- Several companies did not report KPI information, but instead publicly shared their monetary funding of causes that support organizations focused on racial justice issues, including Black Lives Matter, the NAACP and historically Black colleges and universities (HBCUs).
- Many brands stated their support of and commitment to working with Black and Indigenous people of color (BIPOC), but did not share how they planned to do so.
- There was an acknowledgment from many companies of the need to improve Black representation on staffs, management teams and marketing campaigns, as they reported few to zero Black employees.
“The response rate from much smaller brands was very impressive,” said Gay, “but we were surprised by the lack of response from airlines, and we’d like to see more response from hotel accommodations also. We’ll continue to follow up and reevaluate these plans with the brands.”
Since the launch of #pullupfortravel, many brands, as well as Destination Management Organizations (DMOs) and conferences, have continued to reach out to BTA, said Martina Jones-Johnson, a BTA founding member and co-chair of its communications team.
Chrishan Wright, creator and host of the Blaxit Global Podcast and blog of the same name, immediately joined BTA when she first learned of the group. After the murders of Floyd, Breonna Taylor and Ahmaud Aubrey, she was in a negative space and felt under siege.
“My podcast was born out of feelings of hopelessness; I needed to redirect that energy into a creative outlet,” said Wright.
With her many years spent in corporate America and working with multimillion-dollar brands, Wright has seen firsthand the lack of inclusion.
“It was a no-brainer for me to join BTA. Having worked in marketing the last 10 years, I know that African Americans are grouped in general markets and stereotypes are perpetuated. I love that BTA focuses on education, showcases other creatives and allows us to connect,” said Wright. “I want to see more spaces for Black travelers in the airline, cruise and hotel industries. Wherever a Black dollar is spent, that industry needs to be held accountable.”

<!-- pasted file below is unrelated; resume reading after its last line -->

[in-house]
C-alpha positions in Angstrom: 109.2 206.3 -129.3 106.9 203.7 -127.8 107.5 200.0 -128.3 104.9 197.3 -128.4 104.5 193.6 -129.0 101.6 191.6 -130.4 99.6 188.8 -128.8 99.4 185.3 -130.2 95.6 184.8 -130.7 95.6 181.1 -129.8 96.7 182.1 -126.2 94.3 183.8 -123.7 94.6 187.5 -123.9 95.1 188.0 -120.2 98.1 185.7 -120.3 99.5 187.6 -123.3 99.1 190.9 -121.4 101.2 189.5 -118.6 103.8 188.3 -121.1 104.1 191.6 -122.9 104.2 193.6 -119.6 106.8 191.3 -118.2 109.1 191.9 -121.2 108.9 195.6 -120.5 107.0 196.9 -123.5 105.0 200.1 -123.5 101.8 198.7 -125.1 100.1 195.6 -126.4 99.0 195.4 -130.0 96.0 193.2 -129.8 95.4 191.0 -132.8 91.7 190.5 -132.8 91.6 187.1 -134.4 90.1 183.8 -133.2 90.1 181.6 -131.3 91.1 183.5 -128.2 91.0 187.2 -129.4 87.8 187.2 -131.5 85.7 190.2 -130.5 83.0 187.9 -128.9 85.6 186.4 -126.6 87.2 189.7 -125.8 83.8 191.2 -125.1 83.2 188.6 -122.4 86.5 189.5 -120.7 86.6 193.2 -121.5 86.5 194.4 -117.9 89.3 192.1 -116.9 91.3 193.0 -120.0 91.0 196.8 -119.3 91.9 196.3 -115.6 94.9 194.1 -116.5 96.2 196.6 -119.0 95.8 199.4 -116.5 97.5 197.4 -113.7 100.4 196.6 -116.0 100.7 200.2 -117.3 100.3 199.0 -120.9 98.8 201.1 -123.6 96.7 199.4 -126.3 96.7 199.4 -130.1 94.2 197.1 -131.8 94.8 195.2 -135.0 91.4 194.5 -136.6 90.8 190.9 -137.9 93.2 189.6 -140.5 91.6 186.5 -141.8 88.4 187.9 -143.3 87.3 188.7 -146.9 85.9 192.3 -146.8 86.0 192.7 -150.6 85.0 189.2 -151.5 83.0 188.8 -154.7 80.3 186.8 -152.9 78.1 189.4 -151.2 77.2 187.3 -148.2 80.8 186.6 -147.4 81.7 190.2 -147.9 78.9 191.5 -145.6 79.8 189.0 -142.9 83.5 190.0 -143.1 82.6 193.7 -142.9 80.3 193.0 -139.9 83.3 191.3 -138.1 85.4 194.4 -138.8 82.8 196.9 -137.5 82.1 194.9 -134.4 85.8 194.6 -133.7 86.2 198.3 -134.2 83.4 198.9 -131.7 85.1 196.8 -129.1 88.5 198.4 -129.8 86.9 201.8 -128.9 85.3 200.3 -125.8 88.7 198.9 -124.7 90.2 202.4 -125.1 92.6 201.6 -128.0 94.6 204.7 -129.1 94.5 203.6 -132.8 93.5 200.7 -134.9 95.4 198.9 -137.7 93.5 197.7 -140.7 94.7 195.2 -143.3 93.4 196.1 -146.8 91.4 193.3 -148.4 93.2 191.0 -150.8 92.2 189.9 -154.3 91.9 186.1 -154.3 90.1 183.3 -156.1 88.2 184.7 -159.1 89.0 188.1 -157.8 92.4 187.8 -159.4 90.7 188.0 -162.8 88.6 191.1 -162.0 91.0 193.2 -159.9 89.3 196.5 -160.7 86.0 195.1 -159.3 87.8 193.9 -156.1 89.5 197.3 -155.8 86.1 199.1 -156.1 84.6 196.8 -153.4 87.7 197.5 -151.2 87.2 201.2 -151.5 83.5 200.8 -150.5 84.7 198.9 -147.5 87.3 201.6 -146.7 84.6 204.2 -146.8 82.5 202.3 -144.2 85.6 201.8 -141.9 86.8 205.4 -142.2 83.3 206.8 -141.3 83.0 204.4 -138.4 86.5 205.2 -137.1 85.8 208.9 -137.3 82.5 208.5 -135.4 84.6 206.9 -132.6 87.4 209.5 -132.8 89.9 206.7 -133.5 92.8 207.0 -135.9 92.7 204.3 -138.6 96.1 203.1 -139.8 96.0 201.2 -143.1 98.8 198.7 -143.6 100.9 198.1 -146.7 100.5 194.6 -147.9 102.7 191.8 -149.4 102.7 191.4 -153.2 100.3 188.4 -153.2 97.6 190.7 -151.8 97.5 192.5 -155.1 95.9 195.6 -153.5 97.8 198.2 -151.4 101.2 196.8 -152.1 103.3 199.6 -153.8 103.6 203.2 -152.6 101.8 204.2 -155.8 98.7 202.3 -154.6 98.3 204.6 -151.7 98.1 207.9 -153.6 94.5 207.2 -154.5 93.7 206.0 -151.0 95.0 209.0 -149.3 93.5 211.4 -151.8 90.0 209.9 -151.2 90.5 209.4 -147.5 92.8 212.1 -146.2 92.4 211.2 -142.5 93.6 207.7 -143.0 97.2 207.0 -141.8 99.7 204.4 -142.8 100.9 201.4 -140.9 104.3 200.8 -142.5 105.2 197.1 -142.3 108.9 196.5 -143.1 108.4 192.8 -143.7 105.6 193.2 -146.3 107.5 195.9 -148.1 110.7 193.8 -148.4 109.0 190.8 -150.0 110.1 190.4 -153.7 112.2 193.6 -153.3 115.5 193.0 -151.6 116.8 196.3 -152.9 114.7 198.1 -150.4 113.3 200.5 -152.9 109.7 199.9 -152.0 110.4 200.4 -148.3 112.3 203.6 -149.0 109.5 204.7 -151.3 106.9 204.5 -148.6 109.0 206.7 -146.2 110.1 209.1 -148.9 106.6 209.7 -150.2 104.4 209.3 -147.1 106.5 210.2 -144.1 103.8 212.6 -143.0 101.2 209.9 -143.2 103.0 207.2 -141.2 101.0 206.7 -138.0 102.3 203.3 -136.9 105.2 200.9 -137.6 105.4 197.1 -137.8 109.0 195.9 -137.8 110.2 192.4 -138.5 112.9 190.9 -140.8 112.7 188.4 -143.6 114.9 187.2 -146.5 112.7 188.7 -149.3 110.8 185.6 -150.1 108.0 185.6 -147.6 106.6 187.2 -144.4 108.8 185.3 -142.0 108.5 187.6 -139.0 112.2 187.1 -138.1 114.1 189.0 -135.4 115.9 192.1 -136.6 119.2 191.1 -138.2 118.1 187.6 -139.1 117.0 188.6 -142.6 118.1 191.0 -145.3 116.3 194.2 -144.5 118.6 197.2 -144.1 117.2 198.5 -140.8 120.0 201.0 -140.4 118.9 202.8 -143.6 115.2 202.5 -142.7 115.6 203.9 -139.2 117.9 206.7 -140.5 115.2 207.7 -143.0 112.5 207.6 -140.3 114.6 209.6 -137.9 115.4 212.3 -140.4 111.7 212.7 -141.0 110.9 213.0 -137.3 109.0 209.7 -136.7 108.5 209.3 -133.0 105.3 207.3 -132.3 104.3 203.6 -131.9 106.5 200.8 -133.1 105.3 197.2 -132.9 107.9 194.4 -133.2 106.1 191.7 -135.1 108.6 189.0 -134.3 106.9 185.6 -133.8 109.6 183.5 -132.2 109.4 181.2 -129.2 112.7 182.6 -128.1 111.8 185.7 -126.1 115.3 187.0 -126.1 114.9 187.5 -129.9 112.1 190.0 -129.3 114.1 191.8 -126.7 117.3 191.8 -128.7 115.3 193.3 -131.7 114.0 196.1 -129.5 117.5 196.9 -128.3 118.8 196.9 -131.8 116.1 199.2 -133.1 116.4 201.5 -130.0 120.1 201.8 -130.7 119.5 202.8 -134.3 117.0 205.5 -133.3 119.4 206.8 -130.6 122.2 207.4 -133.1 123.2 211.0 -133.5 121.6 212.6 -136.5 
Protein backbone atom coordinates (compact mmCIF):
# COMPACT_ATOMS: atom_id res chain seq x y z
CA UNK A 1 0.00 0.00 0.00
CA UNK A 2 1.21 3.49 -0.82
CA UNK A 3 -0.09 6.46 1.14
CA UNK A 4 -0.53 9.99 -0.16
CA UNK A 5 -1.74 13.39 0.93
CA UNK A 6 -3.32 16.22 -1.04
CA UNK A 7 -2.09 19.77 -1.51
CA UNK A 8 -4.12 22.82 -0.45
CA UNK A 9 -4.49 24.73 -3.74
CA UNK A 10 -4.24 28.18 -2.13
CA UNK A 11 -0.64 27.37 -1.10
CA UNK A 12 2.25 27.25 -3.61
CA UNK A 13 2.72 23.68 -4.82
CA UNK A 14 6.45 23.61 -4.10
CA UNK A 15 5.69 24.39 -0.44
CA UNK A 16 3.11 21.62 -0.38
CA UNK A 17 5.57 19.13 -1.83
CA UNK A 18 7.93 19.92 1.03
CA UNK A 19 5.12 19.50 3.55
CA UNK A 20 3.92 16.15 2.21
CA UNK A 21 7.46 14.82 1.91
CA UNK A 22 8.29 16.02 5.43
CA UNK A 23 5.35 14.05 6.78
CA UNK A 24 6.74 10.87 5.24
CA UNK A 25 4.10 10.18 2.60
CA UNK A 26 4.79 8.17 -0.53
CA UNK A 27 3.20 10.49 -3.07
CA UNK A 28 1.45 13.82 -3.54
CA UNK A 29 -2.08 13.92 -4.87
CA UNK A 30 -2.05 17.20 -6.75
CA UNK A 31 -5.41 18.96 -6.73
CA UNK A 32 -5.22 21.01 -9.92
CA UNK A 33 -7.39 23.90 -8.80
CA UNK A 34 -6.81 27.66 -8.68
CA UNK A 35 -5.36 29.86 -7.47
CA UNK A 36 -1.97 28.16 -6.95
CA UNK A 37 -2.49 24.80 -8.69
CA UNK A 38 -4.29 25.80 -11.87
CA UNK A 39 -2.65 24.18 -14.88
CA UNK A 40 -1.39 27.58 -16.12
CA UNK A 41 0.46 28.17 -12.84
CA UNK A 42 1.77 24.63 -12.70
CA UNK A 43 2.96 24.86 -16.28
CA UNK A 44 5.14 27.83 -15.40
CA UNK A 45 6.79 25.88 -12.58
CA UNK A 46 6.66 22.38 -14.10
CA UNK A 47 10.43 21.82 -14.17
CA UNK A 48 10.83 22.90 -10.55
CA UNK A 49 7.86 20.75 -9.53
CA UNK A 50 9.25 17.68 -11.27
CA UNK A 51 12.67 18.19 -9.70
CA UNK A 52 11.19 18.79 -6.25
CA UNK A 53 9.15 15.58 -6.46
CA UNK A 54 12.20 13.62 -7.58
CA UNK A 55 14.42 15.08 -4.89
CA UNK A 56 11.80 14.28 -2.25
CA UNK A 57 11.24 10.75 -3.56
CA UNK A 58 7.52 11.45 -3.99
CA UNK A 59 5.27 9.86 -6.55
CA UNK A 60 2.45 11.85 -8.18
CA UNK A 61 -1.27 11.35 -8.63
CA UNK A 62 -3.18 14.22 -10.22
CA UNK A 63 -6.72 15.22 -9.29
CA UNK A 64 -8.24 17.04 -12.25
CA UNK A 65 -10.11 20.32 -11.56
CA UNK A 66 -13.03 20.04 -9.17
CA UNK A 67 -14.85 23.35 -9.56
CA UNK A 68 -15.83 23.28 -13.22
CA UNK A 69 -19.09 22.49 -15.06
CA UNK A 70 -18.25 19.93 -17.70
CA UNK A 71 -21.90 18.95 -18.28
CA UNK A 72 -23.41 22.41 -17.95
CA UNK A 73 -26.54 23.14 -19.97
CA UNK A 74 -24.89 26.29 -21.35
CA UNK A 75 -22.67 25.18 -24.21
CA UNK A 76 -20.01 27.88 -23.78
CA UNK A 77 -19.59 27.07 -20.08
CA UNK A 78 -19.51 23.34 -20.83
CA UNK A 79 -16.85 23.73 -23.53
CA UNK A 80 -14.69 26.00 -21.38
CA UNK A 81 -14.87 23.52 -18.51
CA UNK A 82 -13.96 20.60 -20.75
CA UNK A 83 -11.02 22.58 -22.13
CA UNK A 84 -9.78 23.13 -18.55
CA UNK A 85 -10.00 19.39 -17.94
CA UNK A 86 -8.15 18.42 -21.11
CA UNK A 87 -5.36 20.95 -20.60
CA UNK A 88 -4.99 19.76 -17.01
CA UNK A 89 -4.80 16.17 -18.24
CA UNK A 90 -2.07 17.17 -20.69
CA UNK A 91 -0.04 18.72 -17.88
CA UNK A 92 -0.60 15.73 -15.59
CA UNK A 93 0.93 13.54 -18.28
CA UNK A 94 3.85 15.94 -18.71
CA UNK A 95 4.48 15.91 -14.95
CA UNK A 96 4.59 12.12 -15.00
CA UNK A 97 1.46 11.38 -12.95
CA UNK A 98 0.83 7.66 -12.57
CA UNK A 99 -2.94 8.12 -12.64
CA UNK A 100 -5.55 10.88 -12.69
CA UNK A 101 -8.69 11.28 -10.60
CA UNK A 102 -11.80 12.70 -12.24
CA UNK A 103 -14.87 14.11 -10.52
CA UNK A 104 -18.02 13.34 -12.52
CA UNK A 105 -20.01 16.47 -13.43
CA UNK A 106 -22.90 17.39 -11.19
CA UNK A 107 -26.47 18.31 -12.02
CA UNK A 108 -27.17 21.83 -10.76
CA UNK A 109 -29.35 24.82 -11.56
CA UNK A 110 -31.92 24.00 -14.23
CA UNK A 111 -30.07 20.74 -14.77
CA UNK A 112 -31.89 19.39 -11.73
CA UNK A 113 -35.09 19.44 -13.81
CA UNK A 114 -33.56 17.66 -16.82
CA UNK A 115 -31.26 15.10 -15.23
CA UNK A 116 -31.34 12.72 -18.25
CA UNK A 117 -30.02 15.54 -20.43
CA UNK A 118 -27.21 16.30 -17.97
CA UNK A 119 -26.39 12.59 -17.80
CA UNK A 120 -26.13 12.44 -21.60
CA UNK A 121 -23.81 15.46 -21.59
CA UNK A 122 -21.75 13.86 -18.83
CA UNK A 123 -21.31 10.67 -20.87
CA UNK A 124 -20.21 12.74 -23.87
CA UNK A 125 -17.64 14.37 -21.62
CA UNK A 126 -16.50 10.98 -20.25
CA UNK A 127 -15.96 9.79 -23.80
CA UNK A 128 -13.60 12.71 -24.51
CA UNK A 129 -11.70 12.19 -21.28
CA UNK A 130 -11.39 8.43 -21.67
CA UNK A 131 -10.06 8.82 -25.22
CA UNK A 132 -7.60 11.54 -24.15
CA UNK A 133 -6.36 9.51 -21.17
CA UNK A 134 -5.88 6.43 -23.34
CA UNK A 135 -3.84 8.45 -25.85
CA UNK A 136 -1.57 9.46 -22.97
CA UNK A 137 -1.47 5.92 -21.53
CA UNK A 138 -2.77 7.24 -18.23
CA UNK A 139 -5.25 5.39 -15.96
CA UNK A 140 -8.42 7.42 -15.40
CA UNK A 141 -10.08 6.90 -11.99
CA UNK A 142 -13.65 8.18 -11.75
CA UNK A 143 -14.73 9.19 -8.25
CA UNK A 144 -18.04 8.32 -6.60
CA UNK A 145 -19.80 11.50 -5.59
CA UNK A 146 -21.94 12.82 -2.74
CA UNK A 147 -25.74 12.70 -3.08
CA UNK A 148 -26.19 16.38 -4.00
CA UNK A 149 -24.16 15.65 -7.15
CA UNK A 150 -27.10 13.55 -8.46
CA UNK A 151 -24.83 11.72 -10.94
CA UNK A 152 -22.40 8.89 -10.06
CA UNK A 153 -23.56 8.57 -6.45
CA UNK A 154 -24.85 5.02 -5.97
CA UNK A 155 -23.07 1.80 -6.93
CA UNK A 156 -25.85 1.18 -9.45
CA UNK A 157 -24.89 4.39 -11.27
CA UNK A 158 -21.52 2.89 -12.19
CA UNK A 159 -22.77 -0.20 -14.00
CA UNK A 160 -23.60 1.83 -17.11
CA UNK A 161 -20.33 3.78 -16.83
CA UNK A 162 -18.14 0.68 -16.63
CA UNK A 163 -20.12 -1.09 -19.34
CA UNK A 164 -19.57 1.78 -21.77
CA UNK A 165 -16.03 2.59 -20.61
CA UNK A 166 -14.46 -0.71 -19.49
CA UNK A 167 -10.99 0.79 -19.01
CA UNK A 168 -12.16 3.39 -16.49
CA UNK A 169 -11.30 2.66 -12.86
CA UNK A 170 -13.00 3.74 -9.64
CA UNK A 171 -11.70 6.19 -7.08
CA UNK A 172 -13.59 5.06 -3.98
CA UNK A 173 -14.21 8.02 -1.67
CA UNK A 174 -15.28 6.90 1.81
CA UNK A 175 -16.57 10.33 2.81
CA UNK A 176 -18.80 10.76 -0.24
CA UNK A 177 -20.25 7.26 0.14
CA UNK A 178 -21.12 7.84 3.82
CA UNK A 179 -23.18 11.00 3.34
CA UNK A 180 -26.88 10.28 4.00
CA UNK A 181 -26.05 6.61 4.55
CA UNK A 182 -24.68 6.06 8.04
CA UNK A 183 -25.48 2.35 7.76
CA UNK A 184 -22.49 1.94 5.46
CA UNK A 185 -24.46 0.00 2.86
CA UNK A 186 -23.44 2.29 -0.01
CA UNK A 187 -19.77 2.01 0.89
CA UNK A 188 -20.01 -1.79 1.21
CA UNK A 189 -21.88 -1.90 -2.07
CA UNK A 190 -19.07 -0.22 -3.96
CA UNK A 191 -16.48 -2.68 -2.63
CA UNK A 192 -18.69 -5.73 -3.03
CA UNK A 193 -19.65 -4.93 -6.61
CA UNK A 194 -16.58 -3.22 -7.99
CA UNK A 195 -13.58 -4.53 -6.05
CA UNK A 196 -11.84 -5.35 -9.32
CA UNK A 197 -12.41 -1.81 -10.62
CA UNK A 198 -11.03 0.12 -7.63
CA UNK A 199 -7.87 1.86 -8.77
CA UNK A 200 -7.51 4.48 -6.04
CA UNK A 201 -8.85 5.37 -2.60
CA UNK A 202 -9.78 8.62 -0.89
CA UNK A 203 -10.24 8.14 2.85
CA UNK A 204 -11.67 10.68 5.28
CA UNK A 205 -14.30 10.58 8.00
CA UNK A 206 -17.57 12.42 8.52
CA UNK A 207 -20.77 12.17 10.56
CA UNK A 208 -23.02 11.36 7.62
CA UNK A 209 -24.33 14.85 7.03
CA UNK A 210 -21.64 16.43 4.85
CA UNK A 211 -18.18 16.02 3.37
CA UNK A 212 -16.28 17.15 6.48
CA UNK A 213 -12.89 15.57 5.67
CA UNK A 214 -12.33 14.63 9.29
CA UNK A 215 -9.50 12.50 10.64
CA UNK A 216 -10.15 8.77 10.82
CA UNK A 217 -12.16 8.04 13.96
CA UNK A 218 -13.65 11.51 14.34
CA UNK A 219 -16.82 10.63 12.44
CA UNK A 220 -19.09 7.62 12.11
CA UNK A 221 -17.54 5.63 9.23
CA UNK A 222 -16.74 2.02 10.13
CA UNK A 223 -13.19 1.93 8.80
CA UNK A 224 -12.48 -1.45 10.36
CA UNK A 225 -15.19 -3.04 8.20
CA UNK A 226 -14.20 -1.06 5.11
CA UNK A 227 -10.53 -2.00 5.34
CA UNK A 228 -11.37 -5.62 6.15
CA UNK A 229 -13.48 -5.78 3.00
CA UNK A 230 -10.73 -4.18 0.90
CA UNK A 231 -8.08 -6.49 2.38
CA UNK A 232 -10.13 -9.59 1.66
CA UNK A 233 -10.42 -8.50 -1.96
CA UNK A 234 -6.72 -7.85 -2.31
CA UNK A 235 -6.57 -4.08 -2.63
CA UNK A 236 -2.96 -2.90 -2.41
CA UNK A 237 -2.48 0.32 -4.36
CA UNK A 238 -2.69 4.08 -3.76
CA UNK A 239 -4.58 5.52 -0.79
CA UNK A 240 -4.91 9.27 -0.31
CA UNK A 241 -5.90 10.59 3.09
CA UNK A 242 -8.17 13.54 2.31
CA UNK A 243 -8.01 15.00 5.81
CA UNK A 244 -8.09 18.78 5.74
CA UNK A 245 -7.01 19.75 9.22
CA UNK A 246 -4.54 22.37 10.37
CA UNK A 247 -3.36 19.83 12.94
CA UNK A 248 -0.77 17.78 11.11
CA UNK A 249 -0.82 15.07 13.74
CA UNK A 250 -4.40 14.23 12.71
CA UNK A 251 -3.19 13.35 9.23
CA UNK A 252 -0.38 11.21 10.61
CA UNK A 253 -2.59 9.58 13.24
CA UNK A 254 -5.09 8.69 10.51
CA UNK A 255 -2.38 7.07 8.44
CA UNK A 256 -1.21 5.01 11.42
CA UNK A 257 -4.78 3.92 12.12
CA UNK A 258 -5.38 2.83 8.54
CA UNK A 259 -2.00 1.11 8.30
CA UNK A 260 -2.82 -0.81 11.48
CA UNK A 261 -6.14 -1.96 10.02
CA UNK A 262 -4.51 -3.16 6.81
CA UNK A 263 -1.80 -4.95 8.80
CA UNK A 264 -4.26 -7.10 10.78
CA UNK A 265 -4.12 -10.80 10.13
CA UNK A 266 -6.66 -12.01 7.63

Up next for BTA is a continuation of taking brands to task, gathering more data and raising awareness.
“We plan to continue to ask for accountability and to focus on one of our three pillars, alliance, for Black content creators,” said Gay. “Part of our future efforts are centered around getting current data on Black travel. We have partnerships with some top research organizations so we can dig deeper into those insights.”
Webinars and town halls focused on upcoming trends in Black travel, along with posting “Tuesday Tips” on BTA’s Twitter account and weekly opportunities on its job board, are meant to help grow membership.
“We eventually want to offer press trips, freelance opportunities, professional development training and software to BTA members too,” added Jones-Johnson. “When opportunities arise, we want to be able to give first dibs to them.”
Ultimately, BTA expects the travel industry to put its money where its mouth is in tangible actions, and move beyond simply offering words of support or claims of being an ally.
“We want to change the industry for the better,” said Jones-Johnson, “where diversity is innate.”